ELISA LEWIS: Awesome. It’s definitely true that creators, whether it be on the visual end or if we think about creators behind the scenes more on the tech side of things really do have a significant impact on society and on the way that we do things, in the way we think about things. So that’s a really interesting point. I’m curious, at this early stage of your career, did you experience or see the concept of designing with people rather than for people.

DAVID BERMAN: Well, I think we have to fast-forward to the point to which I realized that in my lifetime, at a time when the internet was not as ubiquitous as it is today, when it was still the case that the majority of humanity was not yet online, people were recognizing that if you wanted to help design the future of civilization and if you really wrapped your head about the idea that, at the time, the majority of designers who had ever lived were alive at that moment. And there was this opportunity to truly think about how to include everyone.

And so I realized that here in that perhaps the 7,000th generation of humans, whether it was a spiritual thing or just coincidence, we had the opportunity to really give access to everyone. And that meant everyone gets connected but it also meant to recognize that over a billion people on the planet are living with a substantial disability. So I decided to focus on the opportunity to create accessible things, to make it my passion to help designers get turned on to the idea that we could include everyone and focus on how to do that.

ELISA LEWIS: Awesome. So it seems that no matter what project you’re working on, inclusive design thinking is at the core of what you do. Could you share some background and maybe some tips on some of the core principles that you follow when you’re doing this work?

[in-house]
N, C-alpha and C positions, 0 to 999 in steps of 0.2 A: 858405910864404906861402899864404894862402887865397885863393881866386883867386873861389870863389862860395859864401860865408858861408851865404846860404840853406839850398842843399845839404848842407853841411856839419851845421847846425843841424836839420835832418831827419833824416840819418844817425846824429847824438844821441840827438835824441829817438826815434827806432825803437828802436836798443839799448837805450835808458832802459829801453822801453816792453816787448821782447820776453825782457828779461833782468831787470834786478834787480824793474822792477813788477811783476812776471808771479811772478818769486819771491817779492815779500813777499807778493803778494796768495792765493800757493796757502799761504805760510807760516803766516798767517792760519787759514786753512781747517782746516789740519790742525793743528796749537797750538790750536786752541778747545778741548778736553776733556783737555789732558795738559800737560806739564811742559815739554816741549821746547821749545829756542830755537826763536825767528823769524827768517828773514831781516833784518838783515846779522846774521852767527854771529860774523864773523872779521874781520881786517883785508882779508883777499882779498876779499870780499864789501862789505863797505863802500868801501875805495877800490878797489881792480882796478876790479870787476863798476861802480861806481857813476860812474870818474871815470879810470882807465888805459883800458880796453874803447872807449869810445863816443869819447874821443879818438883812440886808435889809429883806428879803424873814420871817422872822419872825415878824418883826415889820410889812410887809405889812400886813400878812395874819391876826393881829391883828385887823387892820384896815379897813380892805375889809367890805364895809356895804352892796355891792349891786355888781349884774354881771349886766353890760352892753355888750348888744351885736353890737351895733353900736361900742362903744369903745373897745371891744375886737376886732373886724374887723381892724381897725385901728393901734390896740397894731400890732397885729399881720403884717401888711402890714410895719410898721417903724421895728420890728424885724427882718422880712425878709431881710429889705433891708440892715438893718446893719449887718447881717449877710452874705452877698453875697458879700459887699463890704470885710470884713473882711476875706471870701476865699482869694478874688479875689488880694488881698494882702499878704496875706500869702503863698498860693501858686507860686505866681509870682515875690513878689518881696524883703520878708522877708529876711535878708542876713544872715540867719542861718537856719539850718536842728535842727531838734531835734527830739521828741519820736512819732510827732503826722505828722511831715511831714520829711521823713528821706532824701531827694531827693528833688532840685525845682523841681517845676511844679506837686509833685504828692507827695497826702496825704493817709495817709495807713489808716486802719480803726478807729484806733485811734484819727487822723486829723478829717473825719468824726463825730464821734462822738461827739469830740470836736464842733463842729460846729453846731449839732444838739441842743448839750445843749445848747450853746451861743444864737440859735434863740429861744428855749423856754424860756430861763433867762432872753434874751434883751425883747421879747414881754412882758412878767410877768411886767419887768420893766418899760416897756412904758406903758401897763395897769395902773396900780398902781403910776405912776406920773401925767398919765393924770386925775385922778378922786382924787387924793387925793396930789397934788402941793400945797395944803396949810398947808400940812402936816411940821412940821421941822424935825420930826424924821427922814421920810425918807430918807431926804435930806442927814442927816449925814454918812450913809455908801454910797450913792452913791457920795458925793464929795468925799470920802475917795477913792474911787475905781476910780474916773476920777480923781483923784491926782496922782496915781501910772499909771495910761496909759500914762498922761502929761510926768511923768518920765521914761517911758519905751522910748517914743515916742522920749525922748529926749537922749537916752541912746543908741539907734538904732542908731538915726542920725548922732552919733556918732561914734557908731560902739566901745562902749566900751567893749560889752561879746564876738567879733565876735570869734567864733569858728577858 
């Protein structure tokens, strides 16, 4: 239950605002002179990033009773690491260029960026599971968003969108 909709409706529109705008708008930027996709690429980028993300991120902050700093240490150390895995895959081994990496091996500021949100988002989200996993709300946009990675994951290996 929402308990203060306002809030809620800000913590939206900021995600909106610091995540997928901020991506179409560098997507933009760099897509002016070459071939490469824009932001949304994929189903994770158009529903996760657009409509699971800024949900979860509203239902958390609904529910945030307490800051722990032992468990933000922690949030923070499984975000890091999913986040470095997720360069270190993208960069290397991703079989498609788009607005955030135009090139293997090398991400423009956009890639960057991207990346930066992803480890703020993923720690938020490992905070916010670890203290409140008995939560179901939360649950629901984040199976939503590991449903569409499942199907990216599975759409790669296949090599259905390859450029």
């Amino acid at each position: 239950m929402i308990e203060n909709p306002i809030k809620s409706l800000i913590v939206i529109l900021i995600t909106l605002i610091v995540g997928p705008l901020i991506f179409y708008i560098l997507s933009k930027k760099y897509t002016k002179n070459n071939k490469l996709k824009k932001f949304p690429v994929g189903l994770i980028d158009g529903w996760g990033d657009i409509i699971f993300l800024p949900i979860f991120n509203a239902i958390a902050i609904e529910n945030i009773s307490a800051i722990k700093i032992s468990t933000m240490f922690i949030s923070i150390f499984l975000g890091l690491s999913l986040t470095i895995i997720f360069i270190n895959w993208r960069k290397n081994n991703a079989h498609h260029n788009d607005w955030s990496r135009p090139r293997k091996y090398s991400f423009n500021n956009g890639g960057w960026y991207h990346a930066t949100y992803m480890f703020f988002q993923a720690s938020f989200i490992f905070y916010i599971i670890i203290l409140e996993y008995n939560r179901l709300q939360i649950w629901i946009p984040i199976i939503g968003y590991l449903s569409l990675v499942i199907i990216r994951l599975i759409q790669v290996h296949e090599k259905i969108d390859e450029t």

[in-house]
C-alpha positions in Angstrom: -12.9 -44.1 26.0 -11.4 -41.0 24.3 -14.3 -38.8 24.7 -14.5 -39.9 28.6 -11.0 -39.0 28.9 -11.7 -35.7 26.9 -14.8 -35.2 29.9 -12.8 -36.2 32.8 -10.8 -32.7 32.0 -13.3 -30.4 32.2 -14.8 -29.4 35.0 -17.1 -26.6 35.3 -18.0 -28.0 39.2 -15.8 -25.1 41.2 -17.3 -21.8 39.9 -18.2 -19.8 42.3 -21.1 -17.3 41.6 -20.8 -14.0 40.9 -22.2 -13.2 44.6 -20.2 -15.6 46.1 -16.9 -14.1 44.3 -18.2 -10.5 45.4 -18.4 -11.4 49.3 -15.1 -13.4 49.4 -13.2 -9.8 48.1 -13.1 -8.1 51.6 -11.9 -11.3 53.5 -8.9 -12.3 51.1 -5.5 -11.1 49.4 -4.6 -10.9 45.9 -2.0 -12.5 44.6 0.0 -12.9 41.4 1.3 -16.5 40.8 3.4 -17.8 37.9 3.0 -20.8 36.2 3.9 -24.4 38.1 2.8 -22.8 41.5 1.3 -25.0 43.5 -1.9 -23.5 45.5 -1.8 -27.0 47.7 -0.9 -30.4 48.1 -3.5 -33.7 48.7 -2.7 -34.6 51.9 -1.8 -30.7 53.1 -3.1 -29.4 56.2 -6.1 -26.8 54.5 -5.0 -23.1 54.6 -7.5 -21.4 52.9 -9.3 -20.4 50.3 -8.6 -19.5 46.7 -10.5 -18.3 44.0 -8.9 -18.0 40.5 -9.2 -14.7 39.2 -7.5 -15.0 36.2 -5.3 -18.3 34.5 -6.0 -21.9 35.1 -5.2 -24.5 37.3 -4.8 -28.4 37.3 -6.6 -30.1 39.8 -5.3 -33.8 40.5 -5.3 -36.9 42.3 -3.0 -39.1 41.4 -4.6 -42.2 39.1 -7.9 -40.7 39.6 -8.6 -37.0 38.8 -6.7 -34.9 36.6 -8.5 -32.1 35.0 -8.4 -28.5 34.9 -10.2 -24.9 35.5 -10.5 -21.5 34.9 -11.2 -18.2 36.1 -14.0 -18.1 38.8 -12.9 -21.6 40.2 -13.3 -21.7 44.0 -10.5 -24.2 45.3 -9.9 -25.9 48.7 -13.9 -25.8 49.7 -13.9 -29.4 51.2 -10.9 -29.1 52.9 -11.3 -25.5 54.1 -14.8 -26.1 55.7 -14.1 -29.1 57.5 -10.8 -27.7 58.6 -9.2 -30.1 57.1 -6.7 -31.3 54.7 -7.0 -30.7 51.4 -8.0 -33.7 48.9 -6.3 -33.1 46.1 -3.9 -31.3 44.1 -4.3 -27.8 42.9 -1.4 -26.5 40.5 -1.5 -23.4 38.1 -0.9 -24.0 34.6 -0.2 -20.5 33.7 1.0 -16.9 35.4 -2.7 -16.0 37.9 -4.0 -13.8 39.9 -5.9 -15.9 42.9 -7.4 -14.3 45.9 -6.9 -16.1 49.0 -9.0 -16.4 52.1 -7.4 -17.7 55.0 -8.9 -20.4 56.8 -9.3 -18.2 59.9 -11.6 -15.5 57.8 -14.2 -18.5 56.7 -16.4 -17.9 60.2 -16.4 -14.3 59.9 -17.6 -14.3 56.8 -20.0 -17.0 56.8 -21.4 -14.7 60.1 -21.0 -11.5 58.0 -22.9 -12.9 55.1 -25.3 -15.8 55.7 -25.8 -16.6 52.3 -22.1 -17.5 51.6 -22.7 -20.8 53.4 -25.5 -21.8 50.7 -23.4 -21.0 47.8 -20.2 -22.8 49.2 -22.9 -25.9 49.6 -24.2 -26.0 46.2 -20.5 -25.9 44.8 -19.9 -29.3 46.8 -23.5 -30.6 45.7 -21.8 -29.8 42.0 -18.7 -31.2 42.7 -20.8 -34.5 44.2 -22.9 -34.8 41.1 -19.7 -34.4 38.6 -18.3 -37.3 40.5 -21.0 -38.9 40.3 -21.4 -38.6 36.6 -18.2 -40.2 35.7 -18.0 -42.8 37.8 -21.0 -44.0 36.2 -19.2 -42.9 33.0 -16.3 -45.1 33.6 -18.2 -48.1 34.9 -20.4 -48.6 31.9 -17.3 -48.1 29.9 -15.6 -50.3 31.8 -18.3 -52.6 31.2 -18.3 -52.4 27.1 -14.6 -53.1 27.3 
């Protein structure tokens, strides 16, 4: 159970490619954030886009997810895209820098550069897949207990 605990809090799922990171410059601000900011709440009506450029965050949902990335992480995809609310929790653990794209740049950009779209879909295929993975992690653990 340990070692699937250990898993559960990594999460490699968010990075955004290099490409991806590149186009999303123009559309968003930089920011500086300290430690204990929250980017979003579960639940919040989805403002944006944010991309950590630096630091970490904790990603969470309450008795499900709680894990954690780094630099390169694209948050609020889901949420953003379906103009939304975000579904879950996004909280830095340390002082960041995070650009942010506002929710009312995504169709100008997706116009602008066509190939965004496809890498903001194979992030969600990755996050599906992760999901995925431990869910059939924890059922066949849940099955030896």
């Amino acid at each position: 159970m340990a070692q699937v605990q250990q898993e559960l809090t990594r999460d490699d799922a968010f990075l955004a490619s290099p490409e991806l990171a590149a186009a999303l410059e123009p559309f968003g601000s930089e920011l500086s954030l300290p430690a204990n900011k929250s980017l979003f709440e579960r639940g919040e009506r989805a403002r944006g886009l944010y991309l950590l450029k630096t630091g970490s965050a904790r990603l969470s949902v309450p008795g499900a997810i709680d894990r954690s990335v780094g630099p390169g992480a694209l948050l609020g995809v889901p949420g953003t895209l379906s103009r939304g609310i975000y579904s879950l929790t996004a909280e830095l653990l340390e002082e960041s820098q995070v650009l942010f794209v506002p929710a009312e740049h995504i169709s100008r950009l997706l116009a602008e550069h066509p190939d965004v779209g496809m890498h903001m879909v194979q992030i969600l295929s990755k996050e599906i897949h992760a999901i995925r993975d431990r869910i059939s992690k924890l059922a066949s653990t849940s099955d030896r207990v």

DAVID BERMAN: Certainly. We follow principles that have been developed by people much cleverer than I. For instance, the Universal Design for Learning Standards, which at its core recognizes that all humans have individualized ways of gaining knowledge and reflecting that back. And so one of the keys is to always been thinking about multiple modalities. So that if you’re always sharing content in more than one way, it means that people are more likely to be able to absorb it in a way that’s meaningful to them.

So for example, for most humans, the largest bandwidth pipe into the brain is through the eye. It makes sense. But for those who can’t see or perhaps have never seen or perhaps will never see, then it’s equally important to find other ways to transmit that information. Conveniently, when we ship the same content over more than one mode, we also get this convenient redundancy. It either helps reinforce the message or make sure we have the coverage to make sure that no one is left behind.

ELISA LEWIS: Yeah, absolutely. Thanks for sharing that. In your book, Do Good Design, you write about when or how you realized the role that design plays in creating and sharing particular narratives. So how would you recommend that designers stay conscious of their social responsibilities when publishing work. And I know that you mentioned that this is something that came about early in your career, in your college years. So I’d love to learn a little bit more about that.

DAVID BERMAN: Well, Elisa, sure. Happy to. Early on in this Do Good Design vector, it was all about convincing people to take their privilege and their competencies, their skills, and apply them to doing good. That is, rather than being an art director at a cigarette company, you could be an art director at an NGO or– there were so many ways. And the idea was to put yourself on a career path which was in alignment with your internal principles as well as in alignment with an agreed common code of ethics, which the professional group you’re a part of, no matter what kind of creator you are. If you could get those two things in alignment, then pretty sure it would play out well.